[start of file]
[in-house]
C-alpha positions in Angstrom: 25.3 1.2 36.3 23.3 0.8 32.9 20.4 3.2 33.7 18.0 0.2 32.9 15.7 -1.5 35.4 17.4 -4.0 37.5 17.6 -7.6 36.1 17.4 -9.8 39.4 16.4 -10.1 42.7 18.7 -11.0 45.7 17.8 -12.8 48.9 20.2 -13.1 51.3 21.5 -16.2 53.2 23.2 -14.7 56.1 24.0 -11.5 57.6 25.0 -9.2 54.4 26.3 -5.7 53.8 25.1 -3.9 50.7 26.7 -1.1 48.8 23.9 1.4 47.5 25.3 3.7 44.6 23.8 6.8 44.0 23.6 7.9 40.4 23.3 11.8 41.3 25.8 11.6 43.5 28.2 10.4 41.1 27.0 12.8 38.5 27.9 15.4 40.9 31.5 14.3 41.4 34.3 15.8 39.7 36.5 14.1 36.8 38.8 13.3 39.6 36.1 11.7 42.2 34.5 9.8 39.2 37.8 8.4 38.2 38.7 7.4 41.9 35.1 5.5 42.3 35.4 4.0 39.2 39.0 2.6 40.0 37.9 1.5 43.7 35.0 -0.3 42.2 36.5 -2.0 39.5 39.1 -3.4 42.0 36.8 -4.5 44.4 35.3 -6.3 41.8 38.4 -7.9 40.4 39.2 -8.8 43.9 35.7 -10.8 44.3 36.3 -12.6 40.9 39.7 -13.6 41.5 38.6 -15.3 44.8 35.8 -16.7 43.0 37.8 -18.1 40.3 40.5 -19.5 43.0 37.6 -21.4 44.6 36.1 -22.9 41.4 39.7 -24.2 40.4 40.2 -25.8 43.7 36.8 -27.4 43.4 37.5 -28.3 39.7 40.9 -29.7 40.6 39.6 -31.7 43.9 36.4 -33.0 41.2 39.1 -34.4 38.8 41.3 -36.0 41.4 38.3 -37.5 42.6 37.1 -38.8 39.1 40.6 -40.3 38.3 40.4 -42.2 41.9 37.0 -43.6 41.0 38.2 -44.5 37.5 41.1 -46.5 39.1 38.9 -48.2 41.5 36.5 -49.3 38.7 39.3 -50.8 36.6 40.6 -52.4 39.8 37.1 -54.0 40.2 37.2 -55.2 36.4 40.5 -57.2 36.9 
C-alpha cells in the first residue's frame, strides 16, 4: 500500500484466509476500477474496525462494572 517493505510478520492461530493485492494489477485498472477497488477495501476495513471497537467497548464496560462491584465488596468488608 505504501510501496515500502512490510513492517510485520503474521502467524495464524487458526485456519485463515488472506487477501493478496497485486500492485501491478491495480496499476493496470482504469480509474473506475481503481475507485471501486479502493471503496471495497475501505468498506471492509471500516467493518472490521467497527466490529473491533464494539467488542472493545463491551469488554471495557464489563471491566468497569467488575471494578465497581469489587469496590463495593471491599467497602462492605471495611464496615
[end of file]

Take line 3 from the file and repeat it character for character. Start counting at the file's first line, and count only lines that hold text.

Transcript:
C-alpha cells in the first residue's frame, strides 16, 4: 500500500484466509476500477474496525462494572 517493505510478520492461530493485492494489477485498472477497488477495501476495513471497537467497548464496560462491584465488596468488608 505504501510501496515500502512490510513492517510485520503474521502467524495464524487458526485456519485463515488472506487477501493478496497485486500492485501491478491495480496499476493496470482504469480509474473506475481503481475507485471501486479502493471503496471495497475501505468498506471492509471500516467493518472490521467497527466490529473491533464494539467488542472493545463491551469488554471495557464489563471491566468497569467488575471494578465497581469489587469496590463495593471491599467497602462492605471495611464496615